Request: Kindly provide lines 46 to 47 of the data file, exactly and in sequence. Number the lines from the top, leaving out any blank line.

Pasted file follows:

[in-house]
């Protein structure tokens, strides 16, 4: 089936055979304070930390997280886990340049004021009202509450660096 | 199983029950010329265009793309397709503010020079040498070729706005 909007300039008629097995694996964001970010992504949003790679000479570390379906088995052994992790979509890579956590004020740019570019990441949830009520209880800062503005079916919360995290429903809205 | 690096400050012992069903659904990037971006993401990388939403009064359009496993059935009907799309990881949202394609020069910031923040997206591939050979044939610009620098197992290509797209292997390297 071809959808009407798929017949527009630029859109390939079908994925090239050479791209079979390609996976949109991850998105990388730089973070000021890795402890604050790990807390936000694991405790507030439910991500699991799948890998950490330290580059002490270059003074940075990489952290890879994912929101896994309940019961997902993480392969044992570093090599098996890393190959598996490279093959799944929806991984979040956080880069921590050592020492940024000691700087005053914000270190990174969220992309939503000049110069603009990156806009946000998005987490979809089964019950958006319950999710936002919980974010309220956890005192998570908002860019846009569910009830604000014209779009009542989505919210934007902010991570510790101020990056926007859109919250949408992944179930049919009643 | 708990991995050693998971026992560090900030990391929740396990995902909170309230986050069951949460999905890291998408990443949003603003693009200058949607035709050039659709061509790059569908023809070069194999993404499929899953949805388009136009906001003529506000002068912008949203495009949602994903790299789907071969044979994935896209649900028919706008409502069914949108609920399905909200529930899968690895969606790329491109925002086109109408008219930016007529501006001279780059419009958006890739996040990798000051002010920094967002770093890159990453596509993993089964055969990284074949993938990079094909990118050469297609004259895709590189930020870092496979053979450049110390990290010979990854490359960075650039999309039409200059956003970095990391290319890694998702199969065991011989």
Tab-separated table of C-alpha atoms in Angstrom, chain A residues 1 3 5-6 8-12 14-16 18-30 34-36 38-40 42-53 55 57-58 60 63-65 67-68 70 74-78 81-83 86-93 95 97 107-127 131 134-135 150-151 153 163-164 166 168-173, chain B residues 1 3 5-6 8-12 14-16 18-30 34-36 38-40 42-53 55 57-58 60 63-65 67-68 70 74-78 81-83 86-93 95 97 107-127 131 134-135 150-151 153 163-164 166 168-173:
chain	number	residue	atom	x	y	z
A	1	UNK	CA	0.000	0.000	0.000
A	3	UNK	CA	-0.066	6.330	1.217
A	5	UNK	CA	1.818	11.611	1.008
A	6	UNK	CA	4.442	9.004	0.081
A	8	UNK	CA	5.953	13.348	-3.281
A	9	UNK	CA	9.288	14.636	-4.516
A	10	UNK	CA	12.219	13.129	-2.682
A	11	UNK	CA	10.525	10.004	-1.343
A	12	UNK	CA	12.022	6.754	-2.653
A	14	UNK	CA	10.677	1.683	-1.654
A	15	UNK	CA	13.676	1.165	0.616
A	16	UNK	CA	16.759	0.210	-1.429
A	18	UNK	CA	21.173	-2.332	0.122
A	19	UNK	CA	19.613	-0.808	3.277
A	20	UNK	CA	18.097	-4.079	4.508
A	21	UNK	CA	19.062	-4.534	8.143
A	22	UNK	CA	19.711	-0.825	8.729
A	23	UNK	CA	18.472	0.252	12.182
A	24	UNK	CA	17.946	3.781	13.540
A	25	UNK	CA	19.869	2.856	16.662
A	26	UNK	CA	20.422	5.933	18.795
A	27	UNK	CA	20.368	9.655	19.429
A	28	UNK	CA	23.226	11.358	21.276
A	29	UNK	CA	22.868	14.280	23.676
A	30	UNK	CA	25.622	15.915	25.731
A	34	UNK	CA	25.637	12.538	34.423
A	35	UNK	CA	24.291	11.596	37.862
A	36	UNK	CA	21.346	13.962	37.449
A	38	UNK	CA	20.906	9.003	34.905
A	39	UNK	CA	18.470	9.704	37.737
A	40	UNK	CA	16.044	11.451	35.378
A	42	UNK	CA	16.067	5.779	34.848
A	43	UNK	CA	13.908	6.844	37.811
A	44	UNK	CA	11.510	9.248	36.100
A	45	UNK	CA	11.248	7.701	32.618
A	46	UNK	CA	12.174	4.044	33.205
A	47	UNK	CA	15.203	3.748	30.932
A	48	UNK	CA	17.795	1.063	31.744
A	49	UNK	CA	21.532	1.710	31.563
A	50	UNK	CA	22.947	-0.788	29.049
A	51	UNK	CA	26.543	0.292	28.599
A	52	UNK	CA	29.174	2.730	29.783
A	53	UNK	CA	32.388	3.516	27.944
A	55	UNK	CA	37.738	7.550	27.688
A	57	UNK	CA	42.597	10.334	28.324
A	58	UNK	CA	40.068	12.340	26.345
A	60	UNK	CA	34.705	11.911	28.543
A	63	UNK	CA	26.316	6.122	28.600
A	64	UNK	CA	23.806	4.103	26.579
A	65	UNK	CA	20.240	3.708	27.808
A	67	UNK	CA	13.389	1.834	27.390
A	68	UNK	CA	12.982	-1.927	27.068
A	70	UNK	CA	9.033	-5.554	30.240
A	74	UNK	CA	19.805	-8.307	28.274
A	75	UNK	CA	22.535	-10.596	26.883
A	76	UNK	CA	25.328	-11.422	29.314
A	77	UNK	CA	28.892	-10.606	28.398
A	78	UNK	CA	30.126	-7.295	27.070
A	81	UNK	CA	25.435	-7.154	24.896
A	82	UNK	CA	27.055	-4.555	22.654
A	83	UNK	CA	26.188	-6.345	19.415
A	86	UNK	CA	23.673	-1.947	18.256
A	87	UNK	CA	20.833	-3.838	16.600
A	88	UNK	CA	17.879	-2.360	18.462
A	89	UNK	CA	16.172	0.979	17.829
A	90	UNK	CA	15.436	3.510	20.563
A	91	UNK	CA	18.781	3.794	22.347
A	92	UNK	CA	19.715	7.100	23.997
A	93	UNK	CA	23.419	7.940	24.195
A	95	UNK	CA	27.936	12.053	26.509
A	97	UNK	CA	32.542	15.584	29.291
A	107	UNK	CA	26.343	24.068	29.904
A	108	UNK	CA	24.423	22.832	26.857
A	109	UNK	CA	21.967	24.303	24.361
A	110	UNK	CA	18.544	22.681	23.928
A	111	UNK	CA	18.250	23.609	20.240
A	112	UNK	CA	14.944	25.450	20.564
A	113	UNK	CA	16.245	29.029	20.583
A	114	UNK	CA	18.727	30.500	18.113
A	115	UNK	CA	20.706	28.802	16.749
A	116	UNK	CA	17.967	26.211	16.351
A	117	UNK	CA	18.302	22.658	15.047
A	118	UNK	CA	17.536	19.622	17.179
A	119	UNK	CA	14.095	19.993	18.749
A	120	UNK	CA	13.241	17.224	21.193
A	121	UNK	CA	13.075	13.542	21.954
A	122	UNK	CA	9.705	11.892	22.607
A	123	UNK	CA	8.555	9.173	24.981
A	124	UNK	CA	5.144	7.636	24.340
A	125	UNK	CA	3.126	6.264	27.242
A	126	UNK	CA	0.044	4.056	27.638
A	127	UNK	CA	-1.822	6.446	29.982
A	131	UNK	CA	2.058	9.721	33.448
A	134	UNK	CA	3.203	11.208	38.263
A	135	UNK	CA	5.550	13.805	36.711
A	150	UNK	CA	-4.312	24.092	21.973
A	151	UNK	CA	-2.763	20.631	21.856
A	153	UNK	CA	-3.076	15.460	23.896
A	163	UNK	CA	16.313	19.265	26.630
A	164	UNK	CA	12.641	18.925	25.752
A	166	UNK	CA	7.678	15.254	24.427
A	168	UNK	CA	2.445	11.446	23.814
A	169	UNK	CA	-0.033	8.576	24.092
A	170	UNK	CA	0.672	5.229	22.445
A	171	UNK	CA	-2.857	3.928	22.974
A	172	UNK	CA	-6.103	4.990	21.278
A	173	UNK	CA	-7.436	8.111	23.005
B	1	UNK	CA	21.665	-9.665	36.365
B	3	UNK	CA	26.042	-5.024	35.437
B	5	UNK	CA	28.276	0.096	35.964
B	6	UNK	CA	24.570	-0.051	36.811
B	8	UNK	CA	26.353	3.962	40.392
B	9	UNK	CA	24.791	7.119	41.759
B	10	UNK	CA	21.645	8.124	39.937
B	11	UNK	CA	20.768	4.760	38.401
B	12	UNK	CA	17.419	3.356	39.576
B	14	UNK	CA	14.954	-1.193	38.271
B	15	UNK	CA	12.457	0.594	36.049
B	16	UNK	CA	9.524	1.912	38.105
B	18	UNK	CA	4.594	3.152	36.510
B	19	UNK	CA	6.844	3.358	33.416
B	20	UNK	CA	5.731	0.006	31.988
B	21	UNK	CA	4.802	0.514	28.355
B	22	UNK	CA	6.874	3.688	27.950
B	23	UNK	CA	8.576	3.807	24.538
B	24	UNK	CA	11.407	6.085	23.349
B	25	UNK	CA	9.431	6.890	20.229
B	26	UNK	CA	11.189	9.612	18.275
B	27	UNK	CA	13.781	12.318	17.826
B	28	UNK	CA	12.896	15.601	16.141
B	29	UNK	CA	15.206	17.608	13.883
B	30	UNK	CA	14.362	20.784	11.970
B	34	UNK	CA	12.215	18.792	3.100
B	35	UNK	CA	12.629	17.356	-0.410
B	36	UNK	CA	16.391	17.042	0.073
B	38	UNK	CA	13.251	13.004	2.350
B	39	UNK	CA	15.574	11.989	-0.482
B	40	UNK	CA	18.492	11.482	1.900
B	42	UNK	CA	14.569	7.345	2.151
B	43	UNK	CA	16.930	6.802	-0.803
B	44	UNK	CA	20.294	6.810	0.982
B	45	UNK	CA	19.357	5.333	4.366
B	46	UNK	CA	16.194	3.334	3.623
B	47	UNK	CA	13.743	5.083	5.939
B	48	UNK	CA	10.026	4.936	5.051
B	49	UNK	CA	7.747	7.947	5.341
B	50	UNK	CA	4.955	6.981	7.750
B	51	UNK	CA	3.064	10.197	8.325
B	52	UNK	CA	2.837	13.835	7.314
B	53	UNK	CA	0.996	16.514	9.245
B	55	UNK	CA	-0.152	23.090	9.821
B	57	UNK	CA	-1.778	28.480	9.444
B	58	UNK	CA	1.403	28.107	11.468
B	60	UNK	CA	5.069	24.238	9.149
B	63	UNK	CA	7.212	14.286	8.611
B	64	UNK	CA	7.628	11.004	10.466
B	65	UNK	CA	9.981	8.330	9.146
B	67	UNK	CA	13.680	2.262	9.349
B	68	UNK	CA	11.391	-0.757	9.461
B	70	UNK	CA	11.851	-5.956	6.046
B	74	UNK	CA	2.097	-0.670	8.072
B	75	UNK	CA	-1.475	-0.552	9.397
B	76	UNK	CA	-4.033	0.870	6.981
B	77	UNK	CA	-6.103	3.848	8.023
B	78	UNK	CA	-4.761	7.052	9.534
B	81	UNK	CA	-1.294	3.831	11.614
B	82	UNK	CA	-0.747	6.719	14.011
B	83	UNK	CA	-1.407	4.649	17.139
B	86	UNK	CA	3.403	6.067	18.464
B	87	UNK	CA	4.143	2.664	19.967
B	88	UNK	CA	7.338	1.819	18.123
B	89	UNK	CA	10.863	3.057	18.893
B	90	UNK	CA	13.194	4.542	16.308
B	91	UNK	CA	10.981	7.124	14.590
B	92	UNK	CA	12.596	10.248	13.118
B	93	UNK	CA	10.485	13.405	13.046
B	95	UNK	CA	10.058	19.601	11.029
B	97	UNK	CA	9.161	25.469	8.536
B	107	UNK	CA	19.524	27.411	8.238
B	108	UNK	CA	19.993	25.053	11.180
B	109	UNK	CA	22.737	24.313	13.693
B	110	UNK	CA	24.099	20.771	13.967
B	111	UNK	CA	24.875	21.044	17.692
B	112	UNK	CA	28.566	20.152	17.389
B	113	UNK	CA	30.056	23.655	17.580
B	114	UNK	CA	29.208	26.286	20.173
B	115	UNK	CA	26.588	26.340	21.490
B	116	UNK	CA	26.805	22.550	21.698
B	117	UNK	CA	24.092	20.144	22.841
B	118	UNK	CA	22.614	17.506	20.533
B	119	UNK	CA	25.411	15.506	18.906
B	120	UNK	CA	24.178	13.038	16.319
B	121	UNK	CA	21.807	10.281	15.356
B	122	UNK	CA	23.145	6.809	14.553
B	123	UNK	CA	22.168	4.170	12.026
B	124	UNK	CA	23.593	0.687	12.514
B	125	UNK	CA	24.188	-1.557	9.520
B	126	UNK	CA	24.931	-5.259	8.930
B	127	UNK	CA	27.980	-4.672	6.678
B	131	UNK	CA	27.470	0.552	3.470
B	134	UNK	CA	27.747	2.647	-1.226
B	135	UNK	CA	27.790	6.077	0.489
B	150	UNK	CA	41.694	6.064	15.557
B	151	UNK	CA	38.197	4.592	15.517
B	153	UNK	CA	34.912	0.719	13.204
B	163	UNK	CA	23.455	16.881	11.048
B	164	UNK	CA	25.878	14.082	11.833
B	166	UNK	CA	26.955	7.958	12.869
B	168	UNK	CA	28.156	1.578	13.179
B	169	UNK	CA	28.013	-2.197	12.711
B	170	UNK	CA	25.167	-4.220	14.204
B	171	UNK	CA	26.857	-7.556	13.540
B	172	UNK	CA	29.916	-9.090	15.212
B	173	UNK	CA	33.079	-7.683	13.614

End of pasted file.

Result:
A	52	UNK	CA	29.174	2.730	29.783
A	53	UNK	CA	32.388	3.516	27.944